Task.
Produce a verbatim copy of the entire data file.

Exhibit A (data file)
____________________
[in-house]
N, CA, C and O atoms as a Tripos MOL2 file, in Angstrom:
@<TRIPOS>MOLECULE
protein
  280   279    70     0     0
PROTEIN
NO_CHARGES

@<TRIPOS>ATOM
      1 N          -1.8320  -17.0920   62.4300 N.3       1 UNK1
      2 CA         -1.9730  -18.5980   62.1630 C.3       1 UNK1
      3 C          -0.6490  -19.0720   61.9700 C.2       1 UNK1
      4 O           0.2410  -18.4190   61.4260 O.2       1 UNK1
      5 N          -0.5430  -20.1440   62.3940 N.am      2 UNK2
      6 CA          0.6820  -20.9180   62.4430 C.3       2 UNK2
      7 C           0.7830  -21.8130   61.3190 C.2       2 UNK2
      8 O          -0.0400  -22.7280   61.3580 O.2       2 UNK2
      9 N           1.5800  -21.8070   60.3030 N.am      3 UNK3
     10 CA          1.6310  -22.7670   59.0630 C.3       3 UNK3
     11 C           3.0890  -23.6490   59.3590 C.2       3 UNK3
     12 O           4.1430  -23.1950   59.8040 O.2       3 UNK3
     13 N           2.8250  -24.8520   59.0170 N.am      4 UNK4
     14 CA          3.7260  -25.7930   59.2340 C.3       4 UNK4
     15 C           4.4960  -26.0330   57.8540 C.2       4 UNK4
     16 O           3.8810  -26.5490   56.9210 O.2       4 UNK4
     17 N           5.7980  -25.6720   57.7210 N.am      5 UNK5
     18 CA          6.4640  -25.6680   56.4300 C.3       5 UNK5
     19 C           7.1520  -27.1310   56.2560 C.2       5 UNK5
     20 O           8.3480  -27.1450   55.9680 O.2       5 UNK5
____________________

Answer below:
[in-house]
N, CA, C and O atoms as a Tripos MOL2 file, in Angstrom:
@<TRIPOS>MOLECULE
protein
  280   279    70     0     0
PROTEIN
NO_CHARGES

@<TRIPOS>ATOM
      1 N          -1.8320  -17.0920   62.4300 N.3       1 UNK1
      2 CA         -1.9730  -18.5980   62.1630 C.3       1 UNK1
      3 C          -0.6490  -19.0720   61.9700 C.2       1 UNK1
      4 O           0.2410  -18.4190   61.4260 O.2       1 UNK1
      5 N          -0.5430  -20.1440   62.3940 N.am      2 UNK2
      6 CA          0.6820  -20.9180   62.4430 C.3       2 UNK2
      7 C           0.7830  -21.8130   61.3190 C.2       2 UNK2
      8 O          -0.0400  -22.7280   61.3580 O.2       2 UNK2
      9 N           1.5800  -21.8070   60.3030 N.am      3 UNK3
     10 CA          1.6310  -22.7670   59.0630 C.3       3 UNK3
     11 C           3.0890  -23.6490   59.3590 C.2       3 UNK3
     12 O           4.1430  -23.1950   59.8040 O.2       3 UNK3
     13 N           2.8250  -24.8520   59.0170 N.am      4 UNK4
     14 CA          3.7260  -25.7930   59.2340 C.3       4 UNK4
     15 C           4.4960  -26.0330   57.8540 C.2       4 UNK4
     16 O           3.8810  -26.5490   56.9210 O.2       4 UNK4
     17 N           5.7980  -25.6720   57.7210 N.am      5 UNK5
     18 CA          6.4640  -25.6680   56.4300 C.3       5 UNK5
     19 C           7.1520  -27.1310   56.2560 C.2       5 UNK5
     20 O           8.3480  -27.1450   55.9680 O.2       5 UNK5